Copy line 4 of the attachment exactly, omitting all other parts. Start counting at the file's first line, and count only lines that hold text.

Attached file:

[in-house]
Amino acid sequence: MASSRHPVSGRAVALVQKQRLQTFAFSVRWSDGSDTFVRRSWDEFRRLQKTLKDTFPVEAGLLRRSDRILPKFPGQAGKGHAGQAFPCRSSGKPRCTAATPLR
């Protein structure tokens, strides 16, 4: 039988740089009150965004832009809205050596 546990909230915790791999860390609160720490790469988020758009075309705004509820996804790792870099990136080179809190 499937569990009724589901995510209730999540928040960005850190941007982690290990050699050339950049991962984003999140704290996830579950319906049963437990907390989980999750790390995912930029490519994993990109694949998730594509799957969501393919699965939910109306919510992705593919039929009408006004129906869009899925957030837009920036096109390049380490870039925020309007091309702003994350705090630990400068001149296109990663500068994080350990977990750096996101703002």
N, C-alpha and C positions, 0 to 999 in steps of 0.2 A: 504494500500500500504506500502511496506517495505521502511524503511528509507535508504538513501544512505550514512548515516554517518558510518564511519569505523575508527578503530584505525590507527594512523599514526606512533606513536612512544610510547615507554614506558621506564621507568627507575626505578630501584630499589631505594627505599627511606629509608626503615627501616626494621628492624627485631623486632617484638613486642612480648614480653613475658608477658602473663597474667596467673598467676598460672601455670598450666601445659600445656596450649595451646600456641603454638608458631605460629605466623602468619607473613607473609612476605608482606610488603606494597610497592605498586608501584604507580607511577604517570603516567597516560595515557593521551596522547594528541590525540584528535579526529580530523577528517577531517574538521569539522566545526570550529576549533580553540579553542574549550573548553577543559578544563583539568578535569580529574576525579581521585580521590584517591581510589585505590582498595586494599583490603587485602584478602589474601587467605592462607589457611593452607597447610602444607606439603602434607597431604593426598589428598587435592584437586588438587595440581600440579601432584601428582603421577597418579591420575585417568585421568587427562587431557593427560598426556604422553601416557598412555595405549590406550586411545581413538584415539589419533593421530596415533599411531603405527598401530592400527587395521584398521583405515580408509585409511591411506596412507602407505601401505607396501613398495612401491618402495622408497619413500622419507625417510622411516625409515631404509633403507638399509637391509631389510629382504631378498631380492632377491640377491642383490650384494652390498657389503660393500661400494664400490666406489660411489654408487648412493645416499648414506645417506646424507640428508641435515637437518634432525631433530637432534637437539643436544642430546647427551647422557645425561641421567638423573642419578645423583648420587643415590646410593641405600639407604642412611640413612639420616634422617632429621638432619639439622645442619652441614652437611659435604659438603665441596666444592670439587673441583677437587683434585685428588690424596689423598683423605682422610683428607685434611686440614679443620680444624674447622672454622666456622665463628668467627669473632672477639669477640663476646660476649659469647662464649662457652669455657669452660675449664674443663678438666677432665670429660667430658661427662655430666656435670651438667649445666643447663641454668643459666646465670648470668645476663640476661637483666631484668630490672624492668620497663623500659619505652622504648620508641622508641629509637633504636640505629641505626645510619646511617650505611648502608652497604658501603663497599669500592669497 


N, C-alpha and C positions, 0 to 999 in steps of 0.2 A: 504494500500500500504506500502511496506517495505521502511524503511528509507535508504538513501544512505550514512548515516554517518558510518564511519569505523575508527578503530584505525590507527594512523599514526606512533606513536612512544610510547615507554614506558621506564621507568627507575626505578630501584630499589631505594627505599627511606629509608626503615627501616626494621628492624627485631623486632617484638613486642612480648614480653613475658608477658602473663597474667596467673598467676598460672601455670598450666601445659600445656596450649595451646600456641603454638608458631605460629605466623602468619607473613607473609612476605608482606610488603606494597610497592605498586608501584604507580607511577604517570603516567597516560595515557593521551596522547594528541590525540584528535579526529580530523577528517577531517574538521569539522566545526570550529576549533580553540579553542574549550573548553577543559578544563583539568578535569580529574576525579581521585580521590584517591581510589585505590582498595586494599583490603587485602584478602589474601587467605592462607589457611593452607597447610602444607606439603602434607597431604593426598589428598587435592584437586588438587595440581600440579601432584601428582603421577597418579591420575585417568585421568587427562587431557593427560598426556604422553601416557598412555595405549590406550586411545581413538584415539589419533593421530596415533599411531603405527598401530592400527587395521584398521583405515580408509585409511591411506596412507602407505601401505607396501613398495612401491618402495622408497619413500622419507625417510622411516625409515631404509633403507638399509637391509631389510629382504631378498631380492632377491640377491642383490650384494652390498657389503660393500661400494664400490666406489660411489654408487648412493645416499648414506645417506646424507640428508641435515637437518634432525631433530637432534637437539643436544642430546647427551647422557645425561641421567638423573642419578645423583648420587643415590646410593641405600639407604642412611640413612639420616634422617632429621638432619639439622645442619652441614652437611659435604659438603665441596666444592670439587673441583677437587683434585685428588690424596689423598683423605682422610683428607685434611686440614679443620680444624674447622672454622666456622665463628668467627669473632672477639669477640663476646660476649659469647662464649662457652669455657669452660675449664674443663678438666677432665670429660667430658661427662655430666656435670651438667649445666643447663641454668643459666646465670648470668645476663640476661637483666631484668630490672624492668620497663623500659619505652622504648620508641622508641629509637633504636640505629641505626645510619646511617650505611648502608652497604658501603663497599669500592669497 